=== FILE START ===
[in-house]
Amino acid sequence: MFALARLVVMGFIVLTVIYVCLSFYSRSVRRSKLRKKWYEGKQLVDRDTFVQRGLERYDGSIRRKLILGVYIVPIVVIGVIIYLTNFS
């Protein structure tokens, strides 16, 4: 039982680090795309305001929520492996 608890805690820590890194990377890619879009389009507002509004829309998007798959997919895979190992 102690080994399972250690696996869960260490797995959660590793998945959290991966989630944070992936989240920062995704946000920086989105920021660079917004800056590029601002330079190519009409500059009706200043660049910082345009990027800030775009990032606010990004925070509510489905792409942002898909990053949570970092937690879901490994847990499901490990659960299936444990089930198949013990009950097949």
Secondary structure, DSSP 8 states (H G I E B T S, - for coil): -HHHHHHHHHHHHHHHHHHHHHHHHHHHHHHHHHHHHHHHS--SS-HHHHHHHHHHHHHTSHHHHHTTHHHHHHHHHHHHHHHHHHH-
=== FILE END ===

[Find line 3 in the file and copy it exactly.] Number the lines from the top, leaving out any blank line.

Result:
């Protein structure tokens, strides 16, 4: 039982680090795309305001929520492996 608890805690820590890194990377890619879009389009507002509004829309998007798959997919895979190992 102690080994399972250690696996869960260490797995959660590793998945959290991966989630944070992936989240920062995704946000920086989105920021660079917004800056590029601002330079190519009409500059009706200043660049910082345009990027800030775009990032606010990004925070509510489905792409942002898909990053949570970092937690879901490994847990499901490990659960299936444990089930198949013990009950097949």